The Work Continues Even After Divorce
Though the paperwork may be completed and signed to finalize your divorce, that doesn’t mean there may not be any issues in the future. Unfortunately, it is becoming more common to see child custody issues arise even after your divorce and parenting plan have been already finalized.
Though you may not face some and/or all of these difficulties, it’s important to understand the various issues that may arise in child custody. Here are a few of the common issues parents encounter following the termination of their marriage.
Life circumstances may necessitate a parent to move to another state, such as for a job or a new relationship. When this happens, it could lead to a post-decree custody proceeding in court.
Before a parent moves, it is important to review your parenting plan for language on how to handle the relocation. Typically, in order to relocate with a child, the parent who has physical custody of the child must file a notice with the court letting them know of the intended relocation. The filing must be served upon the non-filing parent, allowing them an opportunity to either 1) provide their written consent to the relocation, or 2) to object to the relocation and request a hearing.
Should the case go to court, the judge overseeing the case will consider factors such as the reason for the relocation, how far away the move will be, how the current parenting plan will be affected, agreement of the parties, and/or the relationship between the child and the non-relocating parent. As in all custody cases, however, the court will ultimately determine whether or not relocation is in the best interests of the child.
Visitation Denial by a Parent
If a miscommunication or change of schedule occurs between parents and one parent is forced to miss regular parenting time, both parents can work together to schedule make-up time. However, if a parent willfully denies the other parent’s time and forbids the child from seeing that parent, that is a far more serious matter. Withholding parenting time for a reason not listed within your parenting plan could lead to being held in contempt of court.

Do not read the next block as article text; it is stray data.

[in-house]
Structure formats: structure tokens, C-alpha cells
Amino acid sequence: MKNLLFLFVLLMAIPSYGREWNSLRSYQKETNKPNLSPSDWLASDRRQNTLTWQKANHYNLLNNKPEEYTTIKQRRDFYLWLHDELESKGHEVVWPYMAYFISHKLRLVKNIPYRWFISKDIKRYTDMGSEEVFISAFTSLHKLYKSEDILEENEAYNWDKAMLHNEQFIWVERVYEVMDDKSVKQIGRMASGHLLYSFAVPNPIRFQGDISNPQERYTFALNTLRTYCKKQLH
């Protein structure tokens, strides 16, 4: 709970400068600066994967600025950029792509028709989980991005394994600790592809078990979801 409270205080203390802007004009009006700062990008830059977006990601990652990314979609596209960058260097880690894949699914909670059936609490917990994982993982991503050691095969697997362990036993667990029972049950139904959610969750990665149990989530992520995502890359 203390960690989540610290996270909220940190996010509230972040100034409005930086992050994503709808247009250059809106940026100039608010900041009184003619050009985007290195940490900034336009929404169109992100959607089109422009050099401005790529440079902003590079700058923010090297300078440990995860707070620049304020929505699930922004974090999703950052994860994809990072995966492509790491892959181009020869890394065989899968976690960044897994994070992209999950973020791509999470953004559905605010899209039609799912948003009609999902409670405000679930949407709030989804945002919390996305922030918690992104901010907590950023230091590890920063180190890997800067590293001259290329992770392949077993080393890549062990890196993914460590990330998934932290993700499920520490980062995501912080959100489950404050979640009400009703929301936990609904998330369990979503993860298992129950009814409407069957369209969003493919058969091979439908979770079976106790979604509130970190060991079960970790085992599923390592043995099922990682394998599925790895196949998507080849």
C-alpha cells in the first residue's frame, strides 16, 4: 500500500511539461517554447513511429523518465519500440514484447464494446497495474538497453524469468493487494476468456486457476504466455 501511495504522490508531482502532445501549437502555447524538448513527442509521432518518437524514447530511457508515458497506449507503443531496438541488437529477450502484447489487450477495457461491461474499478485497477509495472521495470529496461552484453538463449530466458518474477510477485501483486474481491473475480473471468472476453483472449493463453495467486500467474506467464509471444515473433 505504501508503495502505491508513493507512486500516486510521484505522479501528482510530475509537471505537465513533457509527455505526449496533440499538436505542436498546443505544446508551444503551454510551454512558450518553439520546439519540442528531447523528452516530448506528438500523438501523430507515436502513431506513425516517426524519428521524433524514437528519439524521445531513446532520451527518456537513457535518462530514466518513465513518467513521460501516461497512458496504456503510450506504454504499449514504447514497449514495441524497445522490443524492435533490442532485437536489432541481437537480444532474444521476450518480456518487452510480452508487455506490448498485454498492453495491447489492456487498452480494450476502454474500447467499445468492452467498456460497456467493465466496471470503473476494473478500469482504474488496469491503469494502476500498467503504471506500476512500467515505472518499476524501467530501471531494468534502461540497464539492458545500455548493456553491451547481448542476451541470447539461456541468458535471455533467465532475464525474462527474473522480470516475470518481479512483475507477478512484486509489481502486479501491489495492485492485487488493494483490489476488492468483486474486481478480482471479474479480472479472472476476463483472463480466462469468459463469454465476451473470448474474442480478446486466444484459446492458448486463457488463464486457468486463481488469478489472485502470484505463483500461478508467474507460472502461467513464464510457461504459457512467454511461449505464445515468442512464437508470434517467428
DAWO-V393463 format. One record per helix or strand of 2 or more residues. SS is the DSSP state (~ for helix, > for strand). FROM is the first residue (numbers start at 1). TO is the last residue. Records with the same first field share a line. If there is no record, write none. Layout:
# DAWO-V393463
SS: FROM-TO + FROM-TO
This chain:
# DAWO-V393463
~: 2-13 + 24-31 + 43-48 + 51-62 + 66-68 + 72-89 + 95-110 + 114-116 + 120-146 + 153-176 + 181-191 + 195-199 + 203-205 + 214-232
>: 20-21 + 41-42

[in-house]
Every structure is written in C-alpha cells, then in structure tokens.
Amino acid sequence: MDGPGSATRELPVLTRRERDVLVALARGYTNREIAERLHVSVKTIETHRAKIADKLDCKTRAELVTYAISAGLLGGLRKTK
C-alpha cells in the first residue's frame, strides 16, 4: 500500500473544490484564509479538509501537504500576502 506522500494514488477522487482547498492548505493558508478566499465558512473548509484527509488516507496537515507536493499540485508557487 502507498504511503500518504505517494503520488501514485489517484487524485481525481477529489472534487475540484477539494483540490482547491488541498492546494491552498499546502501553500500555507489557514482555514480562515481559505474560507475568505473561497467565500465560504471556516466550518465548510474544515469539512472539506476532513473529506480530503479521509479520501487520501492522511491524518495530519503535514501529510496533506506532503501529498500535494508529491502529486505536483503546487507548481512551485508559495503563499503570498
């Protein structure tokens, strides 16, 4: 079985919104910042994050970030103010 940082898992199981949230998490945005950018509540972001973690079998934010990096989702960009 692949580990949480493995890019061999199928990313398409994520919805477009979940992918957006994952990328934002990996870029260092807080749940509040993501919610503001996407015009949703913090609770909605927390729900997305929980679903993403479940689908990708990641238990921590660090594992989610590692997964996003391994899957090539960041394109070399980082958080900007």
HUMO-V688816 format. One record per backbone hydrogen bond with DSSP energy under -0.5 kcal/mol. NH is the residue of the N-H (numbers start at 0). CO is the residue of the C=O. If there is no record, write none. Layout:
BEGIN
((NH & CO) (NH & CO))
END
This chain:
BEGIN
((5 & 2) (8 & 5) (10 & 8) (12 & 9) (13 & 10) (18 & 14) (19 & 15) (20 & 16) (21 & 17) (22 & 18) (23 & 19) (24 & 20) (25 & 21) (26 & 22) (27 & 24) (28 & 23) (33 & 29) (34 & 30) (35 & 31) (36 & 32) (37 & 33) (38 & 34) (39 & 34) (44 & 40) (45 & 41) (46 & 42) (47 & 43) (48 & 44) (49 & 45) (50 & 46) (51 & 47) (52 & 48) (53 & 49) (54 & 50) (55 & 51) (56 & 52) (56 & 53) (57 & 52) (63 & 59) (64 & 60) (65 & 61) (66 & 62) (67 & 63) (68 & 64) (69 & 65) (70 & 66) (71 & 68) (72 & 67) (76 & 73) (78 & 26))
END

If a parent is denying court-ordered parenting time, the other parent can seek enforcement of the order by asking the court to hold the denying parent in contempt of the order, which could be punishable by fines and/or jail time.
Legal Custody Disagreements
When parents are granted shared parenting, both are granted the responsibility to jointly make decisions on behalf of their child. These decisions could relate to topics such as the child’s education, health, religious choices, or others. While parents may have different philosophical viewpoints on various issues that could lead to disagreements over what decisions to make, it’s normal for parents to try and work out those differences to come to an agreement on an issue, in the best interest of their child.
Sometimes, however, those viewpoints are so different that an alternative approach is necessary to settle the issue. This could be through mediation with an independent third party who facilitates discussions or through litigation, where the court will ultimately decide what is best for the child.
Child custody orders are always modifiable as sometimes life’s circumstances dictate that changes must be made to a custody order to continue meeting a child’s best interests. If, for example, one parent loses their job or experiences a significant change in circumstances, whether positive or negative, then the current child custody order may no longer serve the child’s best interests.
Note that seeking modification does not automatically mean a court will grant a modification to the custody order. Until your modification is granted by the court, your current custody agreement stands.
Working with an Ohio Child Custody Attorney
Regardless of the child custody issue that arises after divorce, it’s important to work with a child custody attorney who not only understands each of these issues but also knows how to proceed when they pop up. At Laubacher & Co., our team of attorneys is sensitive to child custody matters; we are committed to helping our clients work through these issues and to meeting the needs of both our clients and their children.
To learn more or to schedule a consultation, call us at (440) 336-8687 or visit us online.